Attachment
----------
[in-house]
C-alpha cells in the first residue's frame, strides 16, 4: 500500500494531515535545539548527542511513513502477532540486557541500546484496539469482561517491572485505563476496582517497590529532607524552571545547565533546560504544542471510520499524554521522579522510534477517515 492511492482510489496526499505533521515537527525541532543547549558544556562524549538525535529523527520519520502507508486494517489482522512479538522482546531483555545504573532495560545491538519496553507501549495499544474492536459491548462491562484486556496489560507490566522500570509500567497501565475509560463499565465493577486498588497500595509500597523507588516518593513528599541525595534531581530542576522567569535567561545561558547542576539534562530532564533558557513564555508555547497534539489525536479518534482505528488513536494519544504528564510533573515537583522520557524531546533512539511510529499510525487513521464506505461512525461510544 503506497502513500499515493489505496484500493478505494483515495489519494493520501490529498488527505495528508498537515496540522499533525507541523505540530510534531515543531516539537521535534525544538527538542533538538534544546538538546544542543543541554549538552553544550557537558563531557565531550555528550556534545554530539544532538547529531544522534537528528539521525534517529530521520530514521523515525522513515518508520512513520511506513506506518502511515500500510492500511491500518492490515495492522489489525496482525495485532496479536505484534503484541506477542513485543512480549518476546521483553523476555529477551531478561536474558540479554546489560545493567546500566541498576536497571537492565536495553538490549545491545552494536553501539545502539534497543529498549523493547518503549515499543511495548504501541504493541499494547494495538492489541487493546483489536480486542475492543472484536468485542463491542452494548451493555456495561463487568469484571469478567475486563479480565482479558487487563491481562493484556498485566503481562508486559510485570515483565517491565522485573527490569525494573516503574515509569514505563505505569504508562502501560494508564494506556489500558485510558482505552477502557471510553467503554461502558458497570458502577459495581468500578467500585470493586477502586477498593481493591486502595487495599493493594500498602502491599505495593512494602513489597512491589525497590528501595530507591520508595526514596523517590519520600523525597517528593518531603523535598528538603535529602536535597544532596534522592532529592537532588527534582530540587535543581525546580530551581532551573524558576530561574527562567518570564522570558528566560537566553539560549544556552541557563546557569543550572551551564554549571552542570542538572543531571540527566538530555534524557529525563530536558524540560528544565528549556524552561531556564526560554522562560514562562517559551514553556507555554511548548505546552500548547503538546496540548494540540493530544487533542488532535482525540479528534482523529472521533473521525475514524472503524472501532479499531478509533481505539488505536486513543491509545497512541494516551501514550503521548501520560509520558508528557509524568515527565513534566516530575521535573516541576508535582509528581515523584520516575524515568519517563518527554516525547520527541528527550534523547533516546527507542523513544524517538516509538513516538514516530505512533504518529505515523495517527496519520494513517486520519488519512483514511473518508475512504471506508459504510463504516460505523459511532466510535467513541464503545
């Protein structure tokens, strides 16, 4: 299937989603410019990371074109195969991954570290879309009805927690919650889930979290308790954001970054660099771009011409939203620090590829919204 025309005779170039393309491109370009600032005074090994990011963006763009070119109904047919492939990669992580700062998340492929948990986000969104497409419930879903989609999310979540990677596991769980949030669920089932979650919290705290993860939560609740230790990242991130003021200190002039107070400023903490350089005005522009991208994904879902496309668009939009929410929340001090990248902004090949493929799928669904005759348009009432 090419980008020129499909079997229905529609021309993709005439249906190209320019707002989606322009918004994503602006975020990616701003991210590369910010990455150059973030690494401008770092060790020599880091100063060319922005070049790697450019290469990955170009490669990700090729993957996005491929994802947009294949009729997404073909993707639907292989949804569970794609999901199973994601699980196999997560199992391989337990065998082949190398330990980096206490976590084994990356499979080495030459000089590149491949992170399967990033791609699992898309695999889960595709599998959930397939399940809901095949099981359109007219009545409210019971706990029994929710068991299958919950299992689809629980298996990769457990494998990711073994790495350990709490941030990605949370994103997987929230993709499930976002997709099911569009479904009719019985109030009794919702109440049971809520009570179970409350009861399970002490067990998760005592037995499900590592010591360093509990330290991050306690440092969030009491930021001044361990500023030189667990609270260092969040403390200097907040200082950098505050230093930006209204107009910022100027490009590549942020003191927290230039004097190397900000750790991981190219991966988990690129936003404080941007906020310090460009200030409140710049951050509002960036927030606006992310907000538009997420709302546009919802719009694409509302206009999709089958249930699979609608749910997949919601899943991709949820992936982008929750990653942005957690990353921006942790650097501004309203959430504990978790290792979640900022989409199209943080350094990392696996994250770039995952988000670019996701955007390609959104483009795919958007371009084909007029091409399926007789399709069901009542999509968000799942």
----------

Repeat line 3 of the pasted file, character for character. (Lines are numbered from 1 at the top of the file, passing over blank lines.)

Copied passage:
């Protein structure tokens, strides 16, 4: 299937989603410019990371074109195969991954570290879309009805927690919650889930979290308790954001970054660099771009011409939203620090590829919204 025309005779170039393309491109370009600032005074090994990011963006763009070119109904047919492939990669992580700062998340492929948990986000969104497409419930879903989609999310979540990677596991769980949030669920089932979650919290705290993860939560609740230790990242991130003021200190002039107070400023903490350089005005522009991208994904879902496309668009939009929410929340001090990248902004090949493929799928669904005759348009009432 090419980008020129499909079997229905529609021309993709005439249906190209320019707002989606322009918004994503602006975020990616701003991210590369910010990455150059973030690494401008770092060790020599880091100063060319922005070049790697450019290469990955170009490669990700090729993957996005491929994802947009294949009729997404073909993707639907292989949804569970794609999901199973994601699980196999997560199992391989337990065998082949190398330990980096206490976590084994990356499979080495030459000089590149491949992170399967990033791609699992898309695999889960595709599998959930397939399940809901095949099981359109007219009545409210019971706990029994929710068991299958919950299992689809629980298996990769457990494998990711073994790495350990709490941030990605949370994103997987929230993709499930976002997709099911569009479904009719019985109030009794919702109440049971809520009570179970409350009861399970002490067990998760005592037995499900590592010591360093509990330290991050306690440092969030009491930021001044361990500023030189667990609270260092969040403390200097907040200082950098505050230093930006209204107009910022100027490009590549942020003191927290230039004097190397900000750790991981190219991966988990690129936003404080941007906020310090460009200030409140710049951050509002960036927030606006992310907000538009997420709302546009919802719009694409509302206009999709089958249930699979609608749910997949919601899943991709949820992936982008929750990653942005957690990353921006942790650097501004309203959430504990978790290792979640900022989409199209943080350094990392696996994250770039995952988000670019996701955007390609959104483009795919958007371009084909007029091409399926007789399709069901009542999509968000799942």